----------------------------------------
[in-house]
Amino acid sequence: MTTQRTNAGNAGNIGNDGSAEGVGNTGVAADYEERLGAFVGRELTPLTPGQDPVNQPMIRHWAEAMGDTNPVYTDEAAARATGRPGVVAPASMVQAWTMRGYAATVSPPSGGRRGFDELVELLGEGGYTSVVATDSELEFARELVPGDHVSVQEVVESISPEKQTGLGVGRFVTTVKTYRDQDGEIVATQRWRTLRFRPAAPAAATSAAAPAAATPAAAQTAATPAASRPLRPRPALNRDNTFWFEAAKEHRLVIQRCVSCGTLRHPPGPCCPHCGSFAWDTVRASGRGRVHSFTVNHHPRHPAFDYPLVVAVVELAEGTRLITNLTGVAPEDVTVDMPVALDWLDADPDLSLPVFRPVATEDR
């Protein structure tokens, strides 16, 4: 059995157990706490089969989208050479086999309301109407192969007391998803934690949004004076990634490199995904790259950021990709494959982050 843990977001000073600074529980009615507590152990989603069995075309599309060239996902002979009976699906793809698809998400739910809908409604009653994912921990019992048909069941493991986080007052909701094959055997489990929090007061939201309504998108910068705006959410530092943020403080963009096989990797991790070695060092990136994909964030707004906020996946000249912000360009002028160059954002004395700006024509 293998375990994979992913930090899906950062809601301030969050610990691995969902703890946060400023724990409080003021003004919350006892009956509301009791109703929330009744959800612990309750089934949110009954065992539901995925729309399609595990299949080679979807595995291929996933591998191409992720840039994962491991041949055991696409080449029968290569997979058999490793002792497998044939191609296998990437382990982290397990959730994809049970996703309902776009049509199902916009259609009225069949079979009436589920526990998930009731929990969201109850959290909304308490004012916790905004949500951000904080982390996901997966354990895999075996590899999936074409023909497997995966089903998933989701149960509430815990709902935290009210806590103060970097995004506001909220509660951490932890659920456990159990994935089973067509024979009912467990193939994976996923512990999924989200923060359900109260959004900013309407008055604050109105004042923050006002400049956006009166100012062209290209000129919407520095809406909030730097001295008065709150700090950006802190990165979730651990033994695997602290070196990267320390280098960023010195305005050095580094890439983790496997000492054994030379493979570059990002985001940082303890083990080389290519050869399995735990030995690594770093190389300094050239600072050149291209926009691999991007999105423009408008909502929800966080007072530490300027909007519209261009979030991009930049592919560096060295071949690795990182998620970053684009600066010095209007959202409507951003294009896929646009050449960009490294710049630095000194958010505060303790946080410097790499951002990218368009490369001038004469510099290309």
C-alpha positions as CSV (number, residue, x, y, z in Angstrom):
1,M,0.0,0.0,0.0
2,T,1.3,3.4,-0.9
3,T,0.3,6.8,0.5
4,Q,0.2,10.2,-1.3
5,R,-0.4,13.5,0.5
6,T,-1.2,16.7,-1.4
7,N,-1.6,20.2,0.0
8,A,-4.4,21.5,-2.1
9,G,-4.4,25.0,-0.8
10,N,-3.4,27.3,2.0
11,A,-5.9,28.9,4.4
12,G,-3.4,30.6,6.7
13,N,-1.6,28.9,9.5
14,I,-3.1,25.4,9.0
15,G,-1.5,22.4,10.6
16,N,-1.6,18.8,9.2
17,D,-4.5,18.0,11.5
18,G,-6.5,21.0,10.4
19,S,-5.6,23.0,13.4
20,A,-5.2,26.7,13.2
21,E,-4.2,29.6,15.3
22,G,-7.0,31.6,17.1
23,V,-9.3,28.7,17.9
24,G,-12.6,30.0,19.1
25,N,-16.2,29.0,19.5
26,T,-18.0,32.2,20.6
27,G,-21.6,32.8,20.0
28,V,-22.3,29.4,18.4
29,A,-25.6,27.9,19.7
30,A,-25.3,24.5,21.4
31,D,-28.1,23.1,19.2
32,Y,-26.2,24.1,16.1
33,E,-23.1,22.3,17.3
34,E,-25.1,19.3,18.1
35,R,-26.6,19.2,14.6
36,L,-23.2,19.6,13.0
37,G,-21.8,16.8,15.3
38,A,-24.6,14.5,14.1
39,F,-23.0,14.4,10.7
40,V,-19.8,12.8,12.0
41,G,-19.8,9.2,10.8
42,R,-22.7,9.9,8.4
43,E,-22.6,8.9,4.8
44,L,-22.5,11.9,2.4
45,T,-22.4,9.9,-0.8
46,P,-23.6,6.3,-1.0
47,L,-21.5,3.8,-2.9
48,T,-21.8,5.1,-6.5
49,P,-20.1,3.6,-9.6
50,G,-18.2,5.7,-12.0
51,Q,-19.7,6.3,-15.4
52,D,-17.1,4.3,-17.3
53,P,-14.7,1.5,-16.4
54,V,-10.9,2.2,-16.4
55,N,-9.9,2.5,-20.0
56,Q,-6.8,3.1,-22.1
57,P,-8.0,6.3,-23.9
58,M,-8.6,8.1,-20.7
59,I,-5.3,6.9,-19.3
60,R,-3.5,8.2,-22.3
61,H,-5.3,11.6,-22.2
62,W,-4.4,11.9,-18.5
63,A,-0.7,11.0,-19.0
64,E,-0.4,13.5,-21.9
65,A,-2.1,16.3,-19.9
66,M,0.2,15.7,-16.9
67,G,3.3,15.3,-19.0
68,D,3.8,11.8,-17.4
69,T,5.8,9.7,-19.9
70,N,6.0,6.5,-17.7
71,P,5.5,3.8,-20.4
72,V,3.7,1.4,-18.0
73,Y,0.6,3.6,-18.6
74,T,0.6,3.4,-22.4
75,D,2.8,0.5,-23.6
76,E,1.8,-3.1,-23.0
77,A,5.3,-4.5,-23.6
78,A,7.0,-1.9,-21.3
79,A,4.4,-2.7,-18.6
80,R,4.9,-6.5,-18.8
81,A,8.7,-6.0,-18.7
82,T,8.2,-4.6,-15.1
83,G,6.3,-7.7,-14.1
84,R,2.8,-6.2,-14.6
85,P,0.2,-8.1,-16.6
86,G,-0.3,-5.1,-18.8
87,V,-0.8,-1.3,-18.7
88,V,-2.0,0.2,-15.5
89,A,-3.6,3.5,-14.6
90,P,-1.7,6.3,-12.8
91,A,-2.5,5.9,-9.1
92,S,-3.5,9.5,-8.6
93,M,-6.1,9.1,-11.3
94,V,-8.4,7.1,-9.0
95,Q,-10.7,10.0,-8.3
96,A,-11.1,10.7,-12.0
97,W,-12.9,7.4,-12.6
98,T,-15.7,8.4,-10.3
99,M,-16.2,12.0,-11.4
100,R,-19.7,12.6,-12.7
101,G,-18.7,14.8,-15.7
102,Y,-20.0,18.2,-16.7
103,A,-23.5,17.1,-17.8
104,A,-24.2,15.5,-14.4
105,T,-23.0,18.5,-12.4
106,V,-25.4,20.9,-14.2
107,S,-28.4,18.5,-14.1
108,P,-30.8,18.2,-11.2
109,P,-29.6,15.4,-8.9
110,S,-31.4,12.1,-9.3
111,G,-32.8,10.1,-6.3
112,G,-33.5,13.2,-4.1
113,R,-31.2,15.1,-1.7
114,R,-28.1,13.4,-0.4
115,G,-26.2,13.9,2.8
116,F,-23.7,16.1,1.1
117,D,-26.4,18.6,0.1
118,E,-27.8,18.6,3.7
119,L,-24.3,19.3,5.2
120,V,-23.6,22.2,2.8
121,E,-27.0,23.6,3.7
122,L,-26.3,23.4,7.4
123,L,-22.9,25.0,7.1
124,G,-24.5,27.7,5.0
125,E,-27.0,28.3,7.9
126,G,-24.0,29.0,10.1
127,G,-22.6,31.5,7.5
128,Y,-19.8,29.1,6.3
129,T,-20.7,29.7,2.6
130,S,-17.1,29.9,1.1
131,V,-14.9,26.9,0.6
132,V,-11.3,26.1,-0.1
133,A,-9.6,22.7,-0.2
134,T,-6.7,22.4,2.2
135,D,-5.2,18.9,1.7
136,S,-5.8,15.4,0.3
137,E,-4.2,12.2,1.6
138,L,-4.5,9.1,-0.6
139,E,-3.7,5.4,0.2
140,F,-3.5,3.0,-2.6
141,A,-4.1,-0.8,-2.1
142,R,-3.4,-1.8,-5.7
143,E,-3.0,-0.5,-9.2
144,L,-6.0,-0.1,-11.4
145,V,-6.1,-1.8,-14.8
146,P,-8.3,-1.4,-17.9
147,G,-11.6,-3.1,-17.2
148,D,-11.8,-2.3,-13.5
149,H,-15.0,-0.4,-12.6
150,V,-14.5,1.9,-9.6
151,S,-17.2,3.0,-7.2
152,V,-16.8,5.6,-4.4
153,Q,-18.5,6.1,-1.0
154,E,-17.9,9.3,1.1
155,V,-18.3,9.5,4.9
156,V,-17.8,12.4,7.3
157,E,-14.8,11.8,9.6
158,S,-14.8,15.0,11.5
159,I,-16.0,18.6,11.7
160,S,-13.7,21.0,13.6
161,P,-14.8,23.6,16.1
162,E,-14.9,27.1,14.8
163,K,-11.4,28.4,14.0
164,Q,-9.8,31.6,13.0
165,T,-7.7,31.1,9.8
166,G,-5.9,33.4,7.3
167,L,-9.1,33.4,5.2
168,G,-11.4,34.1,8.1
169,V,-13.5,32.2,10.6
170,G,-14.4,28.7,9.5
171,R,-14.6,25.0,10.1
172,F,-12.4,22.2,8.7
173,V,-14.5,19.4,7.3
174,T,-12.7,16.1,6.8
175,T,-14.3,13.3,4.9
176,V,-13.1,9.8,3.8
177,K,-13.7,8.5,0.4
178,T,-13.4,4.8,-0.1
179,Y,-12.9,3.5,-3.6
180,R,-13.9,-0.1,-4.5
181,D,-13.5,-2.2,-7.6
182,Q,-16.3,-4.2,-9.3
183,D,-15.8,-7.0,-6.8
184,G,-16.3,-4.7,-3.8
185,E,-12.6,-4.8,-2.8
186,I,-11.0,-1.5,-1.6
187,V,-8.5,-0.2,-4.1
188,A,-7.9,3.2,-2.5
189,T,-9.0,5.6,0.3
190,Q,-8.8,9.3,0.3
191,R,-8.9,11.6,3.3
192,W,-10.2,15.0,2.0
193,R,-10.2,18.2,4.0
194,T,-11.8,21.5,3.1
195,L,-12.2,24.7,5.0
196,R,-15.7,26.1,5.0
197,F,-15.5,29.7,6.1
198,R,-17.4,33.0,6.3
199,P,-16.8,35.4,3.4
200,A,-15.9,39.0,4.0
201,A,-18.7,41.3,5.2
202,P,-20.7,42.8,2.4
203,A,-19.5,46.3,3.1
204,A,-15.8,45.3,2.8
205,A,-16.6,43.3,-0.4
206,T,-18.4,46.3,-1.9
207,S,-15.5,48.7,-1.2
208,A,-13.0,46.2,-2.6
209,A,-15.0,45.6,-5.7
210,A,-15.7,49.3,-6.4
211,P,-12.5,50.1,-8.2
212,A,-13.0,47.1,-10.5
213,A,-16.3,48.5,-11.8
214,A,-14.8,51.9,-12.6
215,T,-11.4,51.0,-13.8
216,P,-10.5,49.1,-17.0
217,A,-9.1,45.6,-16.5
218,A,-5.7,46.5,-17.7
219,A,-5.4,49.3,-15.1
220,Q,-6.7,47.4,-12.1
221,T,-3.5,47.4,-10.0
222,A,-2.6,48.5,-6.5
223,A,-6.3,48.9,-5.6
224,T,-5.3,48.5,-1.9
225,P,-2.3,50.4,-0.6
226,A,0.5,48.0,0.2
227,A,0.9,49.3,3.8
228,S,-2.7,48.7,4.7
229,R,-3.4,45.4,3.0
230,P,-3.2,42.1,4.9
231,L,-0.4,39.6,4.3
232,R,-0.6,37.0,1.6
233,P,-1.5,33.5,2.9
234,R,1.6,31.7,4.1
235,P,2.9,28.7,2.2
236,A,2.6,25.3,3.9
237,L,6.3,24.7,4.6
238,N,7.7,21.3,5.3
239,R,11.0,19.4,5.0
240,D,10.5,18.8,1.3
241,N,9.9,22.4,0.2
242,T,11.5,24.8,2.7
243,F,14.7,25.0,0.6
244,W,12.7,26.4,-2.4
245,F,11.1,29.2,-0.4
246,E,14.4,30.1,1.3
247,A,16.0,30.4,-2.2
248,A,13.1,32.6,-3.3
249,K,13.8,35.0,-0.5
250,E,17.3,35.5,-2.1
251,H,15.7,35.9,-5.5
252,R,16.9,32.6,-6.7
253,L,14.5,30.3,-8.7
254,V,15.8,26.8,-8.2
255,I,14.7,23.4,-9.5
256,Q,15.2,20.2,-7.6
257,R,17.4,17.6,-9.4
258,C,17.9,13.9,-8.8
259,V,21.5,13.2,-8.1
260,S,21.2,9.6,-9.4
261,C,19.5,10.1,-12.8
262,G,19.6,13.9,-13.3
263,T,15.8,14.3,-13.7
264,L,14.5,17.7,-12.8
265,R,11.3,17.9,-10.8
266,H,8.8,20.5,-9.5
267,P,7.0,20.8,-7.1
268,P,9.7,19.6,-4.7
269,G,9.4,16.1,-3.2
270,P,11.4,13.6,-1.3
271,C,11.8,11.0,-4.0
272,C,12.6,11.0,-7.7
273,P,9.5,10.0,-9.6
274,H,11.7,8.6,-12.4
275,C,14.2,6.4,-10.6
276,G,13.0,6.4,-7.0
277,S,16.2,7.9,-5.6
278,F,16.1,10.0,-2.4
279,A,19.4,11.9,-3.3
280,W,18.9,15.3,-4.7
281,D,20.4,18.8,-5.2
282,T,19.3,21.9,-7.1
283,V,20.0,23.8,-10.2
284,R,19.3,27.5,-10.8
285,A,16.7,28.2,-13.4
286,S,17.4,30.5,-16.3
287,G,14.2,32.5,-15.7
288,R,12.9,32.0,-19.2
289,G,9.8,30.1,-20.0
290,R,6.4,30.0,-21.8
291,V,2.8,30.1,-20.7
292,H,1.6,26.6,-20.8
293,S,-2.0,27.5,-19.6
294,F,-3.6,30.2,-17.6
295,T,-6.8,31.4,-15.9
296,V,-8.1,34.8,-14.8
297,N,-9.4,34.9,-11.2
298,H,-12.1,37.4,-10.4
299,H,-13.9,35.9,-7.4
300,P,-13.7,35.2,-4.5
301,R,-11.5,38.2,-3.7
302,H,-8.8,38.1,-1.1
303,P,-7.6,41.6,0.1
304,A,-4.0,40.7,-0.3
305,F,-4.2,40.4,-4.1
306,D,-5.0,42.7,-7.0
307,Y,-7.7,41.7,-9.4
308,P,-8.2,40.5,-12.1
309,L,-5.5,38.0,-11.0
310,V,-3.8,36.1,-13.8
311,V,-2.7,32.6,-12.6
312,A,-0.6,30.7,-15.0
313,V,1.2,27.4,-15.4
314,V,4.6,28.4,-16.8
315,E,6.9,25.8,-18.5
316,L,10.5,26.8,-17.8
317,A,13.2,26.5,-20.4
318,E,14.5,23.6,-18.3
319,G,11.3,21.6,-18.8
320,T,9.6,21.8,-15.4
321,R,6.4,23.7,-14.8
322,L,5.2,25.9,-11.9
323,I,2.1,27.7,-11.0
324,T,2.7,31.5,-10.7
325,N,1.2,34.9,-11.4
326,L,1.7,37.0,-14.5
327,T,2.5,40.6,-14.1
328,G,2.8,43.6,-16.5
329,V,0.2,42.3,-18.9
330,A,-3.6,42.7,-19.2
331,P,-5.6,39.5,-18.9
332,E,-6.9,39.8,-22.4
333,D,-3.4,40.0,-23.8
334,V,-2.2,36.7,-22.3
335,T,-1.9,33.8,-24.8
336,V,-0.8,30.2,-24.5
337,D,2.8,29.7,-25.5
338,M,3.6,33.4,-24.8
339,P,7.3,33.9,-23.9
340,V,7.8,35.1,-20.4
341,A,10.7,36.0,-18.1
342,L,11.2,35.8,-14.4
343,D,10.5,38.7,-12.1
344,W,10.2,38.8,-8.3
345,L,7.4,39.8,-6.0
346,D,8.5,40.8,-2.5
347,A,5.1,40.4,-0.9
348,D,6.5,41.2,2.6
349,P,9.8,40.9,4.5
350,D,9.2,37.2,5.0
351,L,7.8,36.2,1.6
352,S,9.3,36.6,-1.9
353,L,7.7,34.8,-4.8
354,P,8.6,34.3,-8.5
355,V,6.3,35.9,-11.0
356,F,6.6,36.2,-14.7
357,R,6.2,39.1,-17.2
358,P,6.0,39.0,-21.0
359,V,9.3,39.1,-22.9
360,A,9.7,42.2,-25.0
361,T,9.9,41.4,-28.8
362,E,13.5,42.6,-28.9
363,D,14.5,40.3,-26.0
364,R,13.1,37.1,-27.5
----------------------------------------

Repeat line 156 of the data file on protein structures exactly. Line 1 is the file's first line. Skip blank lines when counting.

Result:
152,V,-16.8,5.6,-4.4